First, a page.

The Joseph narrative in Genesis describes the ascent of Joseph, an Israelite, from a dungeon to the highest political positions in Egypt. With almost absolute economic control of Egypt, Joseph led the kingdom through a severe crisis.
Through his leadership, Joseph also saved his father, Jacob, and his brothers. For a season during and after Joseph’s death, Israelites prospered in number and resources in Egypt.
But things changed. Exodus 1:8 tells us: “There arose a new king over Egypt, who did not know Joseph.” This lack of knowledge was more than personal acquaintance. It reflected the lapse of national memory about the role Joseph and the Israelites previously played in the nation.
Instead of policies based on memorial appreciation, fear was the force that shaped new policies. No doubt over time, the dehumanizing patterns of fear led to loss of dignity and position, then to shame, then to public outcry against a group that was different, and finally to the enslavement of the Israelites.
The Israelites were afflicted in Egypt for four hundred years (see Genesis 15:13). Exodus 12:40 tells us that the children of Israel sojourned in Egypt for 430 years. This four-hundred-year marker provides the parameters of Israelite population growth and influence in Egypt. It also frames how Joseph could be forgotten.
Over the past year, I have been in several meetings with African-American religious leaders who have talked about The Angela Project. The name reflects the arrival of the first blacks to the English colony of Jamestown, Virginia, in 1619.
An article in the Washington Post gives the historical background to the twenty or so Africans who arrived in Jamestown that year. The name “Angela” reflects the name of a woman from Angola who was identified by that English name in the 1624 census and who arrived in 1619. (Further information can be found in this article.)
The landing of these first Africans in the English colony began a process that ultimately led to full slavery of millions of Africans in the colonies.
Listening to my African-American colleagues and friends, I found myself reflecting on two aspects of this. First, the racial divide in the United States has deep and wide roots. You should read Edward E. Baptist’s book, The Half Has Never Been Told: Slavery and the Making of American Capitalism, to discern the terrible dehumanizing of Africans that occurred in the 18th and 19th centuries in the United States.
It’s a sad tale of the interconnection of greed, political power, sexual abuse, and dehumanizing of millions of people. I read that book two years ago and wrote about it here.
The second aspect occurred in an October 2018 meeting where interracial religious leaders discussed racial injustice. As the quadricentennial of the Jamestown landing loomed before us, I remembered that the children of Israel had been in Egypt four hundred years.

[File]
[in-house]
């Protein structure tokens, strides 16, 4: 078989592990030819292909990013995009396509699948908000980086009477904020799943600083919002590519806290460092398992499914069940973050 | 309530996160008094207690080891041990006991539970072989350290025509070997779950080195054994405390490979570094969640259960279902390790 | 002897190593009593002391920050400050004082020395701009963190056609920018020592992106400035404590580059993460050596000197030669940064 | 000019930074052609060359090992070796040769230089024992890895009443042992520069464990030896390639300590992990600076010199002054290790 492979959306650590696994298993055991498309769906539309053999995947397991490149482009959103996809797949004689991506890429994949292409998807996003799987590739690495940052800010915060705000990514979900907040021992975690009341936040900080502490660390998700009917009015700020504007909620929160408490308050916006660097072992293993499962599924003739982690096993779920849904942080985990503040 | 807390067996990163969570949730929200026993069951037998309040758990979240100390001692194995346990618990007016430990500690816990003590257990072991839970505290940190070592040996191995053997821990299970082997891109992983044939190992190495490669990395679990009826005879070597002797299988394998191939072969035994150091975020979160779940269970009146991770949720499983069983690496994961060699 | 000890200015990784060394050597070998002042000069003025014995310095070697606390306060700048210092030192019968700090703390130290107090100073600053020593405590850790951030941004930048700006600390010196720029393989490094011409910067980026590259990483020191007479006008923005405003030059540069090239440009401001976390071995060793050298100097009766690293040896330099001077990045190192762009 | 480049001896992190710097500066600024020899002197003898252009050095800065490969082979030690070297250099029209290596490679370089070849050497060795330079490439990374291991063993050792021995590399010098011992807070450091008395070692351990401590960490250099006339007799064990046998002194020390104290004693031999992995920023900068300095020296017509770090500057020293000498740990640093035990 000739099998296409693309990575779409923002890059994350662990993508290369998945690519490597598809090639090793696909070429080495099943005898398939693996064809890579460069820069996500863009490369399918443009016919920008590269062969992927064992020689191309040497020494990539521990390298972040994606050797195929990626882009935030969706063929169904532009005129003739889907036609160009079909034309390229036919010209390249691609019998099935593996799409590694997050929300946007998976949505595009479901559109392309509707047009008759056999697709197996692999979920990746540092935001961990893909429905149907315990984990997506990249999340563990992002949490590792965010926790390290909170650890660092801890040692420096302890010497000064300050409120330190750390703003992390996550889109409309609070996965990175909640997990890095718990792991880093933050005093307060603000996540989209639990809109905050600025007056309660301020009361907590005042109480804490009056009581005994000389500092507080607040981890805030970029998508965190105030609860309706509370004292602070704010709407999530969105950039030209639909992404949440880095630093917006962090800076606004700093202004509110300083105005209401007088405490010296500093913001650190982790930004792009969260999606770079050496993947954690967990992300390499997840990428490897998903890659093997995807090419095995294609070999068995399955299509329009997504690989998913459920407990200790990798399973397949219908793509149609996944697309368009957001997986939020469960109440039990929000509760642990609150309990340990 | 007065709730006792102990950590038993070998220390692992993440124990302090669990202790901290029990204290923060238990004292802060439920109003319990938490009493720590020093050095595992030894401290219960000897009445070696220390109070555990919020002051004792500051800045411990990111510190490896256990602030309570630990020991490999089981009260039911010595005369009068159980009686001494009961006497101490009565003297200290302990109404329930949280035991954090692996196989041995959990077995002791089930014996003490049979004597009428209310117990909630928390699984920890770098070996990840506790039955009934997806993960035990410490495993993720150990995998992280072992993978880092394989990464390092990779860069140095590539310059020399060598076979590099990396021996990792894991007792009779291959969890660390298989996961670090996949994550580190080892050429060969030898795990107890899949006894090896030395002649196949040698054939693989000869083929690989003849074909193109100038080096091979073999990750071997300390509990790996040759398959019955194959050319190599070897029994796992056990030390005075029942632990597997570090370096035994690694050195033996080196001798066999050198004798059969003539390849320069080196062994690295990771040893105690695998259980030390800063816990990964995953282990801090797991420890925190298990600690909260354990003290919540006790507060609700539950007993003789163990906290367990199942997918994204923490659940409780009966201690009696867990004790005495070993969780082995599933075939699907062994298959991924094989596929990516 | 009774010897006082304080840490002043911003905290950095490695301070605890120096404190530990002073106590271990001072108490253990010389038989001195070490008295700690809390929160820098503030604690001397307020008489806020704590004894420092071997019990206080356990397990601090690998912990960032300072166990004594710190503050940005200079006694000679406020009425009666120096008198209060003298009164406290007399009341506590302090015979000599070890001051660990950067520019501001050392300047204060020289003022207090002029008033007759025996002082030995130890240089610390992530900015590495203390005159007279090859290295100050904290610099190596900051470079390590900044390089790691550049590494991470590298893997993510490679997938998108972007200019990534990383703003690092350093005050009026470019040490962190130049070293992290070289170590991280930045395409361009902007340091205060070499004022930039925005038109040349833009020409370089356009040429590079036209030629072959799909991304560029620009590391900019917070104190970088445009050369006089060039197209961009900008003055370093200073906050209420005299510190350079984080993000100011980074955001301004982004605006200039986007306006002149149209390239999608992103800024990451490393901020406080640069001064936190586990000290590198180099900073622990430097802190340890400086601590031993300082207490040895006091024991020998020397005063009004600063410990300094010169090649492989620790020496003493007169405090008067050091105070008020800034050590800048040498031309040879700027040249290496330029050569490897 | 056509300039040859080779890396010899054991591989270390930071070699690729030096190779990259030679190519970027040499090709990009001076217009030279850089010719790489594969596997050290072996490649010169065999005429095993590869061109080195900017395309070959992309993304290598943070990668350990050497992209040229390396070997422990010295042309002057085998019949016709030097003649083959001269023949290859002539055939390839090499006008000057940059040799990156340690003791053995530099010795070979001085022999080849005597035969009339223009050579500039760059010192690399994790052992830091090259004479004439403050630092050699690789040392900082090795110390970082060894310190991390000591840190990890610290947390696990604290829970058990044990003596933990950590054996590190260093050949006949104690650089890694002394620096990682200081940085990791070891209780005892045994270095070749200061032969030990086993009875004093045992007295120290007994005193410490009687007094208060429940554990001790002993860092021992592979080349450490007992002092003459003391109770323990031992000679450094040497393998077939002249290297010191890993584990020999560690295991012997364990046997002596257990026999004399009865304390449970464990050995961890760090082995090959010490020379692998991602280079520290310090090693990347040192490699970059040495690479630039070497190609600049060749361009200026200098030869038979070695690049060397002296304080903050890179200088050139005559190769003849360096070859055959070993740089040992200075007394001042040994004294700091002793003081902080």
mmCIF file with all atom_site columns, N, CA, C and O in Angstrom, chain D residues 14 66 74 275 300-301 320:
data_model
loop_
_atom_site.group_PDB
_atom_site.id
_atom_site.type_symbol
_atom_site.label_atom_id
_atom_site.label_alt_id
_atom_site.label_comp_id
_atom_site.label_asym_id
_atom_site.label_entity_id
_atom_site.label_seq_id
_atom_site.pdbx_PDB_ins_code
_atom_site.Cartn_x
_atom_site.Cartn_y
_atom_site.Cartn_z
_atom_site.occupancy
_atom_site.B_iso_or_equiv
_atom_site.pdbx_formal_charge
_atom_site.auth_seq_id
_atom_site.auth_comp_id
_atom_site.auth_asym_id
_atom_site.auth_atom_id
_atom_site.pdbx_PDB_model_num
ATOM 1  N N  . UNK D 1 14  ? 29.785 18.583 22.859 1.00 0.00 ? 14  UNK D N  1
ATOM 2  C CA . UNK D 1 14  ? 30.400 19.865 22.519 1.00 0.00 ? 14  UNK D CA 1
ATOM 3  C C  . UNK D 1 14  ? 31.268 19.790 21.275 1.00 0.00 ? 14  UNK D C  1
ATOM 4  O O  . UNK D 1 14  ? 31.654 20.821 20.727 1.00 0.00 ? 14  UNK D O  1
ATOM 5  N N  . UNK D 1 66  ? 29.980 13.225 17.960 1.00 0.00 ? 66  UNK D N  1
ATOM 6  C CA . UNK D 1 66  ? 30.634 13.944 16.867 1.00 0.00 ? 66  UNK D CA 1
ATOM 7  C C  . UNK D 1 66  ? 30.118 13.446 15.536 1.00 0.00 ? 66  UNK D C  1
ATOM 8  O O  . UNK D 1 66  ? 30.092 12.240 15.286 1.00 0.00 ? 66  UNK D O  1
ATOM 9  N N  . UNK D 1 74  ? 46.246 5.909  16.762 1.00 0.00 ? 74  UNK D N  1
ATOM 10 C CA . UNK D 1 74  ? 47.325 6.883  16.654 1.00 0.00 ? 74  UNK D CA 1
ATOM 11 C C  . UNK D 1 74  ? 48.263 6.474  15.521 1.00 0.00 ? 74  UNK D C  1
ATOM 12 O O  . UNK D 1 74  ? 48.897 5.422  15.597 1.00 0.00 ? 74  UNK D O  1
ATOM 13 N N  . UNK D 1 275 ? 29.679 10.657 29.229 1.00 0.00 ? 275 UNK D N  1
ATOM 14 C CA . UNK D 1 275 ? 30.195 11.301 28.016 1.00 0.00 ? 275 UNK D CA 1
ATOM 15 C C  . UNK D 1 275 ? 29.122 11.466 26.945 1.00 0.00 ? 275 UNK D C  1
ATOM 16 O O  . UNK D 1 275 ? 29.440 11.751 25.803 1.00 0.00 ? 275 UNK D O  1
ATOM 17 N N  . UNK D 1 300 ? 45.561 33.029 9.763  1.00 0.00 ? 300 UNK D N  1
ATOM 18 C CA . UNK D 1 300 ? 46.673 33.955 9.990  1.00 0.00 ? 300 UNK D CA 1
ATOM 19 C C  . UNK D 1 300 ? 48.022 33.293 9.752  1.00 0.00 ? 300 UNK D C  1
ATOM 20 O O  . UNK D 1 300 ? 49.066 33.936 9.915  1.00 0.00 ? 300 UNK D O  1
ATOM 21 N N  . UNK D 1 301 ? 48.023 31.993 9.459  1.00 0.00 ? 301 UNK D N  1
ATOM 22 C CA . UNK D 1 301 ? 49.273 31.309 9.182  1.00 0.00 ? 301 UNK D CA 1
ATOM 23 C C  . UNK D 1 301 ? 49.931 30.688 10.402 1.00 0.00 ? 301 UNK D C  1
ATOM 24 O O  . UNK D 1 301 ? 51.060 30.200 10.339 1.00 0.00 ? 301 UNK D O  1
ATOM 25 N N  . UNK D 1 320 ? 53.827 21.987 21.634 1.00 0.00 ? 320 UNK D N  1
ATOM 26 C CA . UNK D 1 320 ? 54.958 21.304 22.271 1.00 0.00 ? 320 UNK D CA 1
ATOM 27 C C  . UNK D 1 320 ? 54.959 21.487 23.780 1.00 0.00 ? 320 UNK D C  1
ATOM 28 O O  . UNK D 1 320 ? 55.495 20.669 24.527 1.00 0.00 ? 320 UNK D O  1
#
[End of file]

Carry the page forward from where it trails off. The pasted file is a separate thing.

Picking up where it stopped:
When the Lord spoke to Abraham in Genesis 15 concerning his descendant’s four-hundred-year oppression in Egypt, the Lord promised that He would “judge” Egypt and that the Israelites would come out of that oppression “with great possessions” (15:14). The word “judge” has the meaning of the Lord contending for and vindicating Israel and striving against Egypt.
I cannot help but think of the American Civil War from 1861 to1865 as an act of divine judgment upon our entire nation. As The Battle Hymn of the Republic phrased it, God “is trampling out the vintage where the grapes of wrath are stored, He hath loosed the fateful lightning of His terrible swift sword.” After the war, the nation chose the path of passive-aggressive oppression of former slaves through discrimination laws, Supreme Court-sanctioned Jim Crow laws (Plessy v Ferguson, 1896), voter restrictive laws, and violence without recourse. Eventually they found legal protection and justice.
So here we are, four hundred years and counting. I have learned how difficult it is for me, as a white American, to understand how slavery’s roots continue to impact African-Americans, and by extension, we who are of another color. I’m still learning how systemic policies and practices often work against blacks in ways I can hardly imagine.
I write this because (1) it is Black History Month in the United States, and (2) our core value of justice is heavy on my heart. There are not easy solutions, but I must believe that the power of Christ and His love is able to bring healing and hope to us all.
We know how the Exodus story concluded. The Hebrew slaves of Egypt were delivered and they journeyed to the Promised Land. We also know that for African-Americans, the Exodus story of the Biblical text has been a foundation of hope for generations.
In a sense, the Civil War was the “Red Sea” crossing for African-Americans, at least in my perspective. But just as Israel wandered in the wilderness, there are many who continue to wander in the modern wilderness of our history and society.
My prayer for the IPHC this year is that in our nation and around the globe we will experience grace-filled and hope-filled lives that enable us to walk hand in hand with anyone God places in our path—regardless of race. May we listen to one another, may we worship with one another, may we play and fellowship with one another.
And may all of us discover the joy of tasting Christ’s kingdom now. Four hundred years is upon us. Let’s work together to change the future.
This article was first published in Encourage magazine.